As is always the case, the AI report gives quite a balanced view of the developments and shortcoming of the human rights situation in Turkey.
I took some notes while reading the report and would like to share them with you.
The AI report demonstrates a changing dynamic in relation to the torture and ill treatment of prisoners in Turkey; namely, there is no systematic torture in police custody anymore. However, there are growing concerns about quite serious police violence during demonstrations and while people are being taken into custody.
Although some segments of the Turkish media present a picture of Turkey as if the most serious human rights violation occur in relation to the Ergenekon and Sledgehammer cases, there is no mention of these cases in the AI report. Instead, the AI report focuses on how the Counterterrorism Law (TMK) is being abused by the judiciary to limit freedom of expression, especially in Kurdish cases.
As it has done before, AI considers armed groups to be actors and their actions to be human rights violations. The report cited a few attacks by the Kurdistan Workers’ Party (PKK) as examples of these violations.
The report highlights that Turkey still does not recognize or tackle discrimination on the basis of sexual orientation.
No progress has been made in recognizing the right to conscientious objection despite the fact that Turkey has previously been found guilty of failing to do so by the European Court of Human Rights (ECtHR).
I did not find any comment or statement about freedom of religion in Turkey, which I know is excluded from AI reports. I think this is one of the shortcomings of AI reports because for many countries, including Turkey, of course, the situation of freedom of religion presents invaluable information in acquiring a deeper understating about the democratization of that country.
The AI report’s section on Turkey starts with the following paragraph:
“Promised constitutional and other legal reforms did not occur. Instead, the right to freedom of expression was threatened and protesters faced increased police violence. Thousands of prosecutions brought under flawed anti-terrorism laws routinely failed fair trial standards.”
As for the question of impunity, we read the following:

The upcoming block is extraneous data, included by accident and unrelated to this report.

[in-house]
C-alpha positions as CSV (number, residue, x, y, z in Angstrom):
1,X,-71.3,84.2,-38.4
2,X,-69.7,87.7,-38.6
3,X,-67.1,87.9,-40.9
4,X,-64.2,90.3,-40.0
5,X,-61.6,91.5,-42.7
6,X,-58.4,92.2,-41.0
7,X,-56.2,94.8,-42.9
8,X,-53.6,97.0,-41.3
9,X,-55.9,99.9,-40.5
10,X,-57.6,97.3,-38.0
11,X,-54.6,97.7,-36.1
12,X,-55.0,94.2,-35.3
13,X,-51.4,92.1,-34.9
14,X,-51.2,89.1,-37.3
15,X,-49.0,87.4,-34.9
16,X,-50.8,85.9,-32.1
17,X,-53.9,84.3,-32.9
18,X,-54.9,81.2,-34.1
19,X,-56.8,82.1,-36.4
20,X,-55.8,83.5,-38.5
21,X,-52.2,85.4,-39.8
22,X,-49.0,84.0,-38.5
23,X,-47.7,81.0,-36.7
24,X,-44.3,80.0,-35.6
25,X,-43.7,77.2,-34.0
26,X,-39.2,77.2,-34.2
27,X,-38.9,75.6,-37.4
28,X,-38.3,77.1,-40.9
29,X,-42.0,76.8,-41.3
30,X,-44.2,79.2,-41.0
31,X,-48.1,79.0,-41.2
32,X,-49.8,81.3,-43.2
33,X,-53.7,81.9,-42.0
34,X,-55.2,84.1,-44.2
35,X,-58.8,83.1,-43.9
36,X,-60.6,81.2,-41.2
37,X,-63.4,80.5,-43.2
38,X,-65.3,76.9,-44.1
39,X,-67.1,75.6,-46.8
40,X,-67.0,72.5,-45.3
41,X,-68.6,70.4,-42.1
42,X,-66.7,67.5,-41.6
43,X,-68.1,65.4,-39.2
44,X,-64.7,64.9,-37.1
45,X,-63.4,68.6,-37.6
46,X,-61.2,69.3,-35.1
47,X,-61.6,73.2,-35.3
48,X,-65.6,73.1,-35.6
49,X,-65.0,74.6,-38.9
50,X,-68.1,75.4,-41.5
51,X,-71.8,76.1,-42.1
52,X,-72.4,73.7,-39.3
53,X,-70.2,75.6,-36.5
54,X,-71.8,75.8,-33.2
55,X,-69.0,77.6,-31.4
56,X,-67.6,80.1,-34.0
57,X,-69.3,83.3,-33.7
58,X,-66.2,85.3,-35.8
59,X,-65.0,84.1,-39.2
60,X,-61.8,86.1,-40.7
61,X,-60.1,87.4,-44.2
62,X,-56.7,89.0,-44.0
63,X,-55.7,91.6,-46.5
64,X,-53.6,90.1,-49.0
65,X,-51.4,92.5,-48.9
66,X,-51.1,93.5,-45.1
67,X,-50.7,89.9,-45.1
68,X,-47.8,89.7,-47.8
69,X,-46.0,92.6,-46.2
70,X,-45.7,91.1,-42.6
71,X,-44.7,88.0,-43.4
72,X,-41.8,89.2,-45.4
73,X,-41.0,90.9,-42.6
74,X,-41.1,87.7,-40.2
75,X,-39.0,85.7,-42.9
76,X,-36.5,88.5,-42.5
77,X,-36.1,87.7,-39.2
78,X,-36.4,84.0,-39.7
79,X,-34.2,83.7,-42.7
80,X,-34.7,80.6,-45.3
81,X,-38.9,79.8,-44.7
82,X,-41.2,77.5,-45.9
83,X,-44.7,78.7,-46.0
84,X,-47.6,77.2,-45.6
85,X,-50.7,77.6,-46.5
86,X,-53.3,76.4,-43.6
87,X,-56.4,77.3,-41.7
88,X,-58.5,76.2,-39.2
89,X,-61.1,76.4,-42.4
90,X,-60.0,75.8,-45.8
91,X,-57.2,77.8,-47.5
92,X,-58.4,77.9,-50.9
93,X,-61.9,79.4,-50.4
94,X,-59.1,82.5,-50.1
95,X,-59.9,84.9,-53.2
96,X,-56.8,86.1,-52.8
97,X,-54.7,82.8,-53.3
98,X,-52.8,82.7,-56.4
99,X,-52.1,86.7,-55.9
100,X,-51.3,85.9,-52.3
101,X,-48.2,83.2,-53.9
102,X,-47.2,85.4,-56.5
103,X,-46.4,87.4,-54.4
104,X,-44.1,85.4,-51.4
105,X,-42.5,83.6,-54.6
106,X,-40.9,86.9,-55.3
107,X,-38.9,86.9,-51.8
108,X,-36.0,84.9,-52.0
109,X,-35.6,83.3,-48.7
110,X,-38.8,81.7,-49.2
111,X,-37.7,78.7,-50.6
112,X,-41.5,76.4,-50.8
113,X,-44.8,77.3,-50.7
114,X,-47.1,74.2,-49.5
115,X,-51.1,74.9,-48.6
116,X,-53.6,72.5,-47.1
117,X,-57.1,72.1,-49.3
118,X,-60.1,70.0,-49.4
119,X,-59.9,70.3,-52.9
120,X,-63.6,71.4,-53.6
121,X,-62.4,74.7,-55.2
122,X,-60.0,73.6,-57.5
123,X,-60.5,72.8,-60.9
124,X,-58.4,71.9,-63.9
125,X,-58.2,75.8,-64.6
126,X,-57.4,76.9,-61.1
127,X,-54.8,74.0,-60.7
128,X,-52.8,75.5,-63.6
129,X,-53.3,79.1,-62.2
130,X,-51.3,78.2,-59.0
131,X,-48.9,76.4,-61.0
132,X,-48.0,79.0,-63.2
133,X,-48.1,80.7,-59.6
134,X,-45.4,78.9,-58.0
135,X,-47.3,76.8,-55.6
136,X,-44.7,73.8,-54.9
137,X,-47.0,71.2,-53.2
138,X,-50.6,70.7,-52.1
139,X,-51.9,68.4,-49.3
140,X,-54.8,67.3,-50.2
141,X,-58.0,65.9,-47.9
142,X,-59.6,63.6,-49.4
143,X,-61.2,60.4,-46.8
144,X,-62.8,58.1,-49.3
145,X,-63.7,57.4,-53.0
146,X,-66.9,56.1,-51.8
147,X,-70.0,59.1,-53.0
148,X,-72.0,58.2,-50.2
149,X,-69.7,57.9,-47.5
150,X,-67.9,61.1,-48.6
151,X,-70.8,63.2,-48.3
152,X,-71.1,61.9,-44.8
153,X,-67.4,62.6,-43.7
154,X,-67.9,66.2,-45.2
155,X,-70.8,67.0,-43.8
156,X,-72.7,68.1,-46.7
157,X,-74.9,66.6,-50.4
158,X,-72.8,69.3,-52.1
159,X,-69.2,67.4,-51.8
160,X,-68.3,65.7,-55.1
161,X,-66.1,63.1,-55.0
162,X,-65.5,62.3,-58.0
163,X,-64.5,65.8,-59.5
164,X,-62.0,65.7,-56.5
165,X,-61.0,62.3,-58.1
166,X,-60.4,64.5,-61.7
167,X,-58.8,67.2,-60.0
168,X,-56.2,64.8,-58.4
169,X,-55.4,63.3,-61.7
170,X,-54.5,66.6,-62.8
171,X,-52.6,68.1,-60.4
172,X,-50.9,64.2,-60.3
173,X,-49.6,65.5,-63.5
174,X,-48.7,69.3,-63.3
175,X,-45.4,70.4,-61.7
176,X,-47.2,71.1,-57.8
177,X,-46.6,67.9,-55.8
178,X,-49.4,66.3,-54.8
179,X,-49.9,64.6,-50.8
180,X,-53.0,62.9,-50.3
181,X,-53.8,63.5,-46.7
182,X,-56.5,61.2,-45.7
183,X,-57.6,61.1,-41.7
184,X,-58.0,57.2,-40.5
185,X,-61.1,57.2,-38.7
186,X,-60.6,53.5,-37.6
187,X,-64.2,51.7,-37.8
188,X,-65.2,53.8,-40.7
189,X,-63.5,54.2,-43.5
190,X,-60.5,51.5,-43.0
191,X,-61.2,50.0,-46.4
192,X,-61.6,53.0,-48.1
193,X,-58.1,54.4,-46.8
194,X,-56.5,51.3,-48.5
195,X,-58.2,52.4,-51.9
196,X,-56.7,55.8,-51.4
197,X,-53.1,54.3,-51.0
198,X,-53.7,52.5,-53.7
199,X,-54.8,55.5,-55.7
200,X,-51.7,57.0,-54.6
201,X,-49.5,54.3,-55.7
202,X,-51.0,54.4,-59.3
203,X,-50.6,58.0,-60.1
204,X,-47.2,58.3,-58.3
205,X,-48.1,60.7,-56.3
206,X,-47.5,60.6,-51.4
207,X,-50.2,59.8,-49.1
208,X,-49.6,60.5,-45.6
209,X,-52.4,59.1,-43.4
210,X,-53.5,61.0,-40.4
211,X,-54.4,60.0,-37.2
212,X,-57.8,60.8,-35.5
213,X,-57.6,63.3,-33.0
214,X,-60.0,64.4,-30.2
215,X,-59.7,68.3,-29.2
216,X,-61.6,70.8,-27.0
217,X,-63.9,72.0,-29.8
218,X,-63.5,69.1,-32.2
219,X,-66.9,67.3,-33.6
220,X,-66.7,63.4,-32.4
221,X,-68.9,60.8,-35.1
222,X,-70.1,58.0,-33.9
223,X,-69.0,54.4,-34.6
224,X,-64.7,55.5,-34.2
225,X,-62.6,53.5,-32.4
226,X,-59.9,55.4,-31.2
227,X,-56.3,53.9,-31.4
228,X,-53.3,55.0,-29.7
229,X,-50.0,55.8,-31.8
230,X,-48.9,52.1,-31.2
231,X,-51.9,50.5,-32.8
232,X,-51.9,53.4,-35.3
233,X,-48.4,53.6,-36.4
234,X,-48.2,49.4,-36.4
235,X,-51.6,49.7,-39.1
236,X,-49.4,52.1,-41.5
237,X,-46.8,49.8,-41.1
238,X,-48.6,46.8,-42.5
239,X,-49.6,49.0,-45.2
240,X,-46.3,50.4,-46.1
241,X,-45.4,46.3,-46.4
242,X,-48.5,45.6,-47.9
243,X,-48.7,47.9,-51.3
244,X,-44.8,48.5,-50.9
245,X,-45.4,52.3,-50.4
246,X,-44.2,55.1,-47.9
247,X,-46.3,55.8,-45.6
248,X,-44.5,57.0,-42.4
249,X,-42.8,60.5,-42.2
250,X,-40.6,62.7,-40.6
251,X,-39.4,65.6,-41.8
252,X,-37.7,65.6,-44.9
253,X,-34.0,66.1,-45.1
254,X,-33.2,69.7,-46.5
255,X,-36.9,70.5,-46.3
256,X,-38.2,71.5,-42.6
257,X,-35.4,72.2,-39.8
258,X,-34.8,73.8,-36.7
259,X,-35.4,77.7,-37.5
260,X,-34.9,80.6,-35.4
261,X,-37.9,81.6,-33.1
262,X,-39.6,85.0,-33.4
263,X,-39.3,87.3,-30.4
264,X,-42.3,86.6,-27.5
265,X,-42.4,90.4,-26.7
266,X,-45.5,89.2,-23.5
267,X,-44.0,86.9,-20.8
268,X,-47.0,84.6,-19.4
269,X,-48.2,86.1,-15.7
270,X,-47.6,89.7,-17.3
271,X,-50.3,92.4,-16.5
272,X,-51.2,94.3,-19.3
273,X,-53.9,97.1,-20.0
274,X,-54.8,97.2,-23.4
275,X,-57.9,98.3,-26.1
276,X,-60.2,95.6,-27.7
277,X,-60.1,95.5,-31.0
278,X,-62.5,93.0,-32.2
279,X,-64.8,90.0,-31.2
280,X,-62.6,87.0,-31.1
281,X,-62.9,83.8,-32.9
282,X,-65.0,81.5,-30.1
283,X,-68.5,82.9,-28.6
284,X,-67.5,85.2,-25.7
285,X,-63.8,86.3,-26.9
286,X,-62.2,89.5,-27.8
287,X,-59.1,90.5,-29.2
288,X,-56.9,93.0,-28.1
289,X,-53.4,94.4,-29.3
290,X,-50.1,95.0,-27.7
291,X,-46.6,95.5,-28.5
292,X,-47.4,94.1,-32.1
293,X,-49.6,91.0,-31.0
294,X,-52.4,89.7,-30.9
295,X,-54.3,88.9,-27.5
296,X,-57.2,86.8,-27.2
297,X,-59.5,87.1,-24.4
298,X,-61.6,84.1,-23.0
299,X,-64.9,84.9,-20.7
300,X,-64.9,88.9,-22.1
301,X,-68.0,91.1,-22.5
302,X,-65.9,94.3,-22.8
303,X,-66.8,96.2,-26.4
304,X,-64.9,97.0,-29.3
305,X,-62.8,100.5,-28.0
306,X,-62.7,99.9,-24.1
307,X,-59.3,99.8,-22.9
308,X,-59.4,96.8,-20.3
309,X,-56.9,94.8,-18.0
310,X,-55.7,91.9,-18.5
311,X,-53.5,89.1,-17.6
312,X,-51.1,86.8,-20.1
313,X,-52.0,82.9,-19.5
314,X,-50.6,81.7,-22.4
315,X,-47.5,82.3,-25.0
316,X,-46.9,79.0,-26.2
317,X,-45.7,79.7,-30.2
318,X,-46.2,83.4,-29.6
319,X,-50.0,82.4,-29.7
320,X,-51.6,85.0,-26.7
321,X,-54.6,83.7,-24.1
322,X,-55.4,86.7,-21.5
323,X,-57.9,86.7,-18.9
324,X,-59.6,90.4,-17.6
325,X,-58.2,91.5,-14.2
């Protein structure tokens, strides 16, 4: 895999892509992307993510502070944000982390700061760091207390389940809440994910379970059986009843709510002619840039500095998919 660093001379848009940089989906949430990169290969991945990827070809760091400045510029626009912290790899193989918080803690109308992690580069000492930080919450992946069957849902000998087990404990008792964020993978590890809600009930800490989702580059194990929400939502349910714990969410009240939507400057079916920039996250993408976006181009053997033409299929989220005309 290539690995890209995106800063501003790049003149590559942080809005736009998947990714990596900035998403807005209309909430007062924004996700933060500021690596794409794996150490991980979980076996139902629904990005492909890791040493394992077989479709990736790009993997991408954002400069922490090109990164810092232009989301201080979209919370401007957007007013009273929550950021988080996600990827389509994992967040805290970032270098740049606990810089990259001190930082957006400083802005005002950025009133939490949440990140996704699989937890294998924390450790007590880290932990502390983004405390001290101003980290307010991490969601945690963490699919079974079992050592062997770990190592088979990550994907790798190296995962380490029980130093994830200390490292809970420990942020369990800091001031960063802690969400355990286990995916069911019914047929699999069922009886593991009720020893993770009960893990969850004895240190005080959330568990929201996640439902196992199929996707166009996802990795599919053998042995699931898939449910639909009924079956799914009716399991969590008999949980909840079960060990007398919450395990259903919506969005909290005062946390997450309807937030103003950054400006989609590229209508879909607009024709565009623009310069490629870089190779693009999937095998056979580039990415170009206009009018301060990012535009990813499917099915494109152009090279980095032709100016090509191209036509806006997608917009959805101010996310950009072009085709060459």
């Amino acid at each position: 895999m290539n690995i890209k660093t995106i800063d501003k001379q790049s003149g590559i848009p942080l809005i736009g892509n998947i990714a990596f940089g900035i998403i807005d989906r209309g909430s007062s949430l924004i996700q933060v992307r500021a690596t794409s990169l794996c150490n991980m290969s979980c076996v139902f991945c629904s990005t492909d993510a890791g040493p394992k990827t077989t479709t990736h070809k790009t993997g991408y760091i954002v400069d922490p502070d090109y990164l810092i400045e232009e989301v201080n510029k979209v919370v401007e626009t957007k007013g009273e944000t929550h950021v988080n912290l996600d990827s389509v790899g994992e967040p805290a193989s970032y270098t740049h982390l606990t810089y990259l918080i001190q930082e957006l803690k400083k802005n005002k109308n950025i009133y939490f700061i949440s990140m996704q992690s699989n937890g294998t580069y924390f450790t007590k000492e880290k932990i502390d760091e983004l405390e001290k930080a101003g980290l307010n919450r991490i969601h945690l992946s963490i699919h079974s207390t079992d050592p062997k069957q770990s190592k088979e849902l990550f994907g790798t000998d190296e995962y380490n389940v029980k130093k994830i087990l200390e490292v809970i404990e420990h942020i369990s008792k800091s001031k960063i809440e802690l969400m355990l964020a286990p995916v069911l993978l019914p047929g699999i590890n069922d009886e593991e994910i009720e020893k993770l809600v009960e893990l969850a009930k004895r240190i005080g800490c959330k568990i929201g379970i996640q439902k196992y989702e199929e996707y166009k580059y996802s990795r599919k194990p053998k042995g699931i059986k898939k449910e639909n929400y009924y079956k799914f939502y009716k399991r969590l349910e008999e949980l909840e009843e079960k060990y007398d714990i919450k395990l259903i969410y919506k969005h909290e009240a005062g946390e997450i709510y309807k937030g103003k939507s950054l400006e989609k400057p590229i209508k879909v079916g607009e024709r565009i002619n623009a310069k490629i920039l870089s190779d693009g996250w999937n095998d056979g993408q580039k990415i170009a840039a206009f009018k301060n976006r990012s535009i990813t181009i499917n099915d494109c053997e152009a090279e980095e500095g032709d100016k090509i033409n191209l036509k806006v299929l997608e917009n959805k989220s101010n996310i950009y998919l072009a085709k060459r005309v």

“Investigations into alleged human rights abuses by state officials remained ineffective. … Although a Children’s Court in July convicted Ogun Samast of shooting Hrant Dink, doubt remained whether the full circumstances around the killing, including the issue of collusion by state officials, would be investigated.”
Freedom of expression is, of course, quite problematic.
“A large number of prosecutions were brought which threatened individuals’ right to freedom of expression. In particular, critical journalists, Kurdish political activists, and others risked unfair prosecution when speaking out on the situation of Kurds in Turkey, or criticizing the armed forces.”
Torture and ill treatment of prisoners persists.
“Allegations of torture and other ill treatment in and during transfer to police stations and prisons persisted. Police routinely used excessive force during demonstrations, notably during protests before and after the June elections. In many cases, demonstrations became violent following police intervention and the use of pepper gas, water cannon and plastic bullets.”
The fairness of trials is problematic.
“Thousands of prosecutions were brought during the year under overly broad and vague anti-terrorism laws, the vast majority for membership of a terrorist organization, provisions which have led to additional abuses. Many of those prosecuted were political activists, among them students, journalists, writers, lawyers and academics. Prosecutors routinely interrogated suspects regarding conduct protected by the right to freedom of expression or other internationally guaranteed rights.” I wish we could have made better progress in the field of human rights and I wish these kinds of objective reports were taken more seriously by the authorities in Turkey. I of course only mention the parts related to Turkey, but this huge report actually criticizes countries all over the world. It is a good read for anyone who really cares about the situation of human rights in their respective country.